I'm not a mathematician but I working on a problem that feels like it an example of a more general kind of problem and I'm hoping that someone might be able to point me in the right direction.

The problem is trying to find a convex combination of different ways of ranking n items that satisfy certain constraints. Let me be more concrete: Suppose we have $n$ individuals with endowments $b_1 > b_2 > b_3 \ldots b_n$. There are positions $1 \dots n$, each of which gives a value of $v_1 > v_2 > v_3 \ldots v_n \ge 0$ that the individuals can be assigned to.

I want to create a non-deterministic algorithm for assigning individuals to positions that is in some sense "equitable." so that for each individual, their expected proportional value from their positions is equal to their proportional endowment. E.g., suppose we have some method that assigns individual $i$ to position with 1 with probability $p_{i1}$, to position 2 with probability $p_{i2}$ and so on, I want it so that the algorithm generates an allocation such that:

$\forall i, \frac{\sum_{j=1}^n p_{ij} v_j}{\sum_{j=1}^n v_j} = \frac{b_i}{\sum_{j=1}^n b_j} $

### Some observations / thoughts:

For this to work even in the n=2 case, we need to constrain $b_1$ to that it isn't proportionally larger than $v_1$ (otherwise even always placing individual 1 at position 1 wouldn't be enough).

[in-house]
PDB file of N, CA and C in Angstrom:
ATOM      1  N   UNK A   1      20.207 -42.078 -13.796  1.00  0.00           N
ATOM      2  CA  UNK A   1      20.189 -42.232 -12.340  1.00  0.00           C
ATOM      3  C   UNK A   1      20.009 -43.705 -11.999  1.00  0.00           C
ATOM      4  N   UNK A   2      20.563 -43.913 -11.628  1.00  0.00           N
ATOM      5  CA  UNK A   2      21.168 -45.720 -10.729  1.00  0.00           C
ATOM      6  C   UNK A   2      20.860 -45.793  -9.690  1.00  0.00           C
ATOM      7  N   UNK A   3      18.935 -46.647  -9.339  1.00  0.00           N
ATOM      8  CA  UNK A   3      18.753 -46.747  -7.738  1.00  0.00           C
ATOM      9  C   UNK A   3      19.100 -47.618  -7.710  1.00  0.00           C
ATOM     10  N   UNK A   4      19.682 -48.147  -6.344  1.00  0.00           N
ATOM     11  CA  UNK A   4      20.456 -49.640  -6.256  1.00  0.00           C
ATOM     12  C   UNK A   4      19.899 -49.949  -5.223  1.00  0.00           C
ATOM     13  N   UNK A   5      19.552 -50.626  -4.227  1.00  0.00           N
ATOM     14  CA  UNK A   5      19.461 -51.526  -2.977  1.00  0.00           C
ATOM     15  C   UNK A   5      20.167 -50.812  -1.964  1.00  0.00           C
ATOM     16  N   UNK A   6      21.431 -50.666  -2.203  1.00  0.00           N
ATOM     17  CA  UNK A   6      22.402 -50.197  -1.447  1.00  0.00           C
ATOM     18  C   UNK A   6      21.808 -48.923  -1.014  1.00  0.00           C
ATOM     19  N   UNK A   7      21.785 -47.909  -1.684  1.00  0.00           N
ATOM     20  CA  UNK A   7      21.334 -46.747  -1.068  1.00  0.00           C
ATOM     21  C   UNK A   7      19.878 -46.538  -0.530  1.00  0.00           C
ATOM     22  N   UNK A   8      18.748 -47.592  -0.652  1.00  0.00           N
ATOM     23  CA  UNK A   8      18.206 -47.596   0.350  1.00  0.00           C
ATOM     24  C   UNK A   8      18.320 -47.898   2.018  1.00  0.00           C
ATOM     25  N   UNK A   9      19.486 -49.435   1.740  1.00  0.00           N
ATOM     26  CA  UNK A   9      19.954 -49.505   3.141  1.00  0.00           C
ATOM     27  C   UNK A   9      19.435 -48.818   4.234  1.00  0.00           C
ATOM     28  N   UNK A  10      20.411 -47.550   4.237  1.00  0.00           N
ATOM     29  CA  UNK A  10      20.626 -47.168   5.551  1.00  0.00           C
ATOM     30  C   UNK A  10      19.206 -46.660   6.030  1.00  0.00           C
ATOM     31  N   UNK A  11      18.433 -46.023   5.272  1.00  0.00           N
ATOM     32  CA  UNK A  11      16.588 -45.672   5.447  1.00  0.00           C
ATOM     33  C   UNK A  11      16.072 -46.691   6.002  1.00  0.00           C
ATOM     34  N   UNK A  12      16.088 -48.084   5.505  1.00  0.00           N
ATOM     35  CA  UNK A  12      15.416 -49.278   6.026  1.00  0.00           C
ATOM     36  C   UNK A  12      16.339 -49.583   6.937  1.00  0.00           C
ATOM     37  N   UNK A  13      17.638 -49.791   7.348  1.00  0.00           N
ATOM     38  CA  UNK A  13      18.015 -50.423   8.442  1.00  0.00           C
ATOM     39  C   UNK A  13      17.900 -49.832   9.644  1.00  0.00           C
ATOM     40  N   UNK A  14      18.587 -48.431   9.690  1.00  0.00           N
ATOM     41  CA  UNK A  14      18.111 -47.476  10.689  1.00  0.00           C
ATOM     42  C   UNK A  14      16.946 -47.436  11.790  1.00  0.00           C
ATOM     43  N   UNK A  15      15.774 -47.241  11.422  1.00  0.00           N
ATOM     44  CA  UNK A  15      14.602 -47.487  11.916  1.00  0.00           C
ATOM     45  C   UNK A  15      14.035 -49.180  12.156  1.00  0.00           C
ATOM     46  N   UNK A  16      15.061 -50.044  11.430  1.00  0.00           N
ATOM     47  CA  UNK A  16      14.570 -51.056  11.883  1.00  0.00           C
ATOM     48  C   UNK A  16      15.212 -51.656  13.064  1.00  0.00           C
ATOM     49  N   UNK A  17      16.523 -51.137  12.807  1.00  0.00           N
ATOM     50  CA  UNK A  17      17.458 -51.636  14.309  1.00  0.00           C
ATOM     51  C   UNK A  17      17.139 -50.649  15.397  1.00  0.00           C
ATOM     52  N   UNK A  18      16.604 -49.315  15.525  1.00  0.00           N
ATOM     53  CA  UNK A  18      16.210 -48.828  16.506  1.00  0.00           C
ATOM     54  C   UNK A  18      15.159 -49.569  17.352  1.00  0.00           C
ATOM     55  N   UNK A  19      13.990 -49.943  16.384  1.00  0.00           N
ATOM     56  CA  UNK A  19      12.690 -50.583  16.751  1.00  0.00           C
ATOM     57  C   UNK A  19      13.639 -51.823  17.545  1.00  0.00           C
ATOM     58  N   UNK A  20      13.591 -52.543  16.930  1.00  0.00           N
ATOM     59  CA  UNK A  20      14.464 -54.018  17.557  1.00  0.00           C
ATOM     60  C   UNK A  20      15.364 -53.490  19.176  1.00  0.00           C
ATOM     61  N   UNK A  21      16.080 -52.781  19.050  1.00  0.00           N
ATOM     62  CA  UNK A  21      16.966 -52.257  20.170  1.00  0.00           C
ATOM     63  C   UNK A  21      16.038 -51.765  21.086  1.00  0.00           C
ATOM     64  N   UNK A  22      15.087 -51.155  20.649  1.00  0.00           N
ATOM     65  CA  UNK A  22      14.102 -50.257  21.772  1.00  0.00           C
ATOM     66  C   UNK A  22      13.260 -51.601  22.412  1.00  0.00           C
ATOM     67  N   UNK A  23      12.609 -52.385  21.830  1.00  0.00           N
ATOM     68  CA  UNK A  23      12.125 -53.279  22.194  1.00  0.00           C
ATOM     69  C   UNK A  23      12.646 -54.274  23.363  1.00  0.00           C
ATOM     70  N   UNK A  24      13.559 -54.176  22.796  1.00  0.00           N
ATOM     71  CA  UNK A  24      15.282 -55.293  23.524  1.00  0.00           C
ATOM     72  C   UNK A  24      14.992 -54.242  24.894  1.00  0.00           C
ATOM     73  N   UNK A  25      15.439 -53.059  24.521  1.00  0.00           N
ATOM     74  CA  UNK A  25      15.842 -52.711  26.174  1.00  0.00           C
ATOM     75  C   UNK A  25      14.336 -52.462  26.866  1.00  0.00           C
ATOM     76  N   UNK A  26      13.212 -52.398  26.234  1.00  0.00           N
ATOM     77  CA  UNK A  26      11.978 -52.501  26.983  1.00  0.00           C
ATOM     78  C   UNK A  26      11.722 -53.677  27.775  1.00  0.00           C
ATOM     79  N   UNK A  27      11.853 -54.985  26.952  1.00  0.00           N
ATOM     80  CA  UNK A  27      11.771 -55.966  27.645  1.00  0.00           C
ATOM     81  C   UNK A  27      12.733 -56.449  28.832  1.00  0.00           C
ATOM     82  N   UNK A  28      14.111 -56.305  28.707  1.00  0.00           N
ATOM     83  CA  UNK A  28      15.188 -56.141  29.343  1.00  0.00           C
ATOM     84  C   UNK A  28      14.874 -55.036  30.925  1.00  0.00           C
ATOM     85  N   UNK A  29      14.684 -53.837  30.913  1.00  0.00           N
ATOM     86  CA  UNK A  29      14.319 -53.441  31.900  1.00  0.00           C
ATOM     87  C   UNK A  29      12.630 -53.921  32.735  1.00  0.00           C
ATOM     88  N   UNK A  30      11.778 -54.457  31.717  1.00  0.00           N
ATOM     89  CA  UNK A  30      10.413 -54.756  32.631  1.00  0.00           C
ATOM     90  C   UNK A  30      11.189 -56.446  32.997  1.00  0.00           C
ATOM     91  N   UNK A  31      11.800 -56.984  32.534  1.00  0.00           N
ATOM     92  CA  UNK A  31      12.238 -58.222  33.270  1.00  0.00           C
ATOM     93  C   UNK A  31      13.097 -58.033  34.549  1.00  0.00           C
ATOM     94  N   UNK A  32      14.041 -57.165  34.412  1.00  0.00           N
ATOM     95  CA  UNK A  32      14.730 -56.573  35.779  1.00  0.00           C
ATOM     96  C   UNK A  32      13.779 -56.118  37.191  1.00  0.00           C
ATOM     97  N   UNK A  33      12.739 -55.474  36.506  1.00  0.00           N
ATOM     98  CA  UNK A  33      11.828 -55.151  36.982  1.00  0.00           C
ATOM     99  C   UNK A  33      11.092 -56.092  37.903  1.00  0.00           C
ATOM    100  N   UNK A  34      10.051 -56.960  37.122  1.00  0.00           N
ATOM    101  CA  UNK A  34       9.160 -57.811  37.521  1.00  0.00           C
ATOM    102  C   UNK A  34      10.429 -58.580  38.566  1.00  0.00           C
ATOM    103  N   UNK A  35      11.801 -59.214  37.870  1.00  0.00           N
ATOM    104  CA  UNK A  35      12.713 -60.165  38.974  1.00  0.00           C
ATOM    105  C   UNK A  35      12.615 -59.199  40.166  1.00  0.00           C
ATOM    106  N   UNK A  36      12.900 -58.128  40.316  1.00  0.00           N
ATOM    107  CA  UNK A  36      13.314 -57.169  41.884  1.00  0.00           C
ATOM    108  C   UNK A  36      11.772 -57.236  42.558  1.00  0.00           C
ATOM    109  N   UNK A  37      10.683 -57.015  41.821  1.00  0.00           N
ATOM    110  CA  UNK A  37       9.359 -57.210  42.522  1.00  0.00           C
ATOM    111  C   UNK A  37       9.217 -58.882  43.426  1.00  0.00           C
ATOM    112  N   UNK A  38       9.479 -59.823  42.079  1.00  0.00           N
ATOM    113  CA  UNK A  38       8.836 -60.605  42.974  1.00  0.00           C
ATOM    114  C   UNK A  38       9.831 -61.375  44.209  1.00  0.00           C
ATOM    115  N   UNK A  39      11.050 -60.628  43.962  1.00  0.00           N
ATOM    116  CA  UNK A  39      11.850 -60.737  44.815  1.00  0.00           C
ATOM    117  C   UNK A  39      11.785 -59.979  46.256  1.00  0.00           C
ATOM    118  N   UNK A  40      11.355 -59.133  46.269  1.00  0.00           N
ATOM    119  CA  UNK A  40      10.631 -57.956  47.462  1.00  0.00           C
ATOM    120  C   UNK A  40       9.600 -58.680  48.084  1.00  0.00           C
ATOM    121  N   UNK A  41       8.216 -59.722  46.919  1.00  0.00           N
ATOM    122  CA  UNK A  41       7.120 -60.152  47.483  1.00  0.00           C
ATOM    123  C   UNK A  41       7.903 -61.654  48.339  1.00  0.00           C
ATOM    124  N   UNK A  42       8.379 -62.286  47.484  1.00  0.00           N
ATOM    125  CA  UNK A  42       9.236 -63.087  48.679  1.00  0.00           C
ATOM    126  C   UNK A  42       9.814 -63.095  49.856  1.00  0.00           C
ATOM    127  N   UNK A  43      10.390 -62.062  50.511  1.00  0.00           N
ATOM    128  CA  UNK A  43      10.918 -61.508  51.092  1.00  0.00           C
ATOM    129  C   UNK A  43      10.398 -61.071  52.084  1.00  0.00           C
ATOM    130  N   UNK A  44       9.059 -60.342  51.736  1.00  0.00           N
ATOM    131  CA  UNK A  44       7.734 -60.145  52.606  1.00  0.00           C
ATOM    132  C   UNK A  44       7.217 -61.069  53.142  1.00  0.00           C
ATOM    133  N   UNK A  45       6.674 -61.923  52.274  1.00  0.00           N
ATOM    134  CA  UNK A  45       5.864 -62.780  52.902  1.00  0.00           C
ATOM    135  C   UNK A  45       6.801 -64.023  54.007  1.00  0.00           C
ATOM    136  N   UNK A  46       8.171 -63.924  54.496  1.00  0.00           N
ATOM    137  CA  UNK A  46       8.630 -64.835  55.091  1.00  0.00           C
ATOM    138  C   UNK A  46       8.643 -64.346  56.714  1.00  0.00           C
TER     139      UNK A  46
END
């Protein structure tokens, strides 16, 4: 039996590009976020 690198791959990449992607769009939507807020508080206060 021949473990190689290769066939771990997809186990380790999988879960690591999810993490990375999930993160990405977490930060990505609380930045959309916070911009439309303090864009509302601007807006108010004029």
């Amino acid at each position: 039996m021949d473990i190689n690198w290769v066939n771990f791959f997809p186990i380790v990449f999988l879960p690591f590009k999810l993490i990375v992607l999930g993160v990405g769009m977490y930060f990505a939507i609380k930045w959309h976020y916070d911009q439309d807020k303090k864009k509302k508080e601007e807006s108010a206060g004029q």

I originally thought this could be framed as a linear programming problem, where the goal is to find weights for each of the $n!$ possible orderings. Maybe this would work, but it would be computationally infeasible.

A particularly nice approach might be one that sequentially assigns positions by having each remaining individual "buy" probability shares with their budget and then draw a winner. Unfortunately, this doesn't have the equitable property above, but I was thinking that perhaps if we thought of the allocation as happening repeatedly, we could give the "losers" (payoff from position too small) a bigger endowment, taken from the "winners" in such a way that expected payoff converges to the equitable outcome.

Anyway, thanks for reading this far and I appreciate any comments, suggestions, answers etc.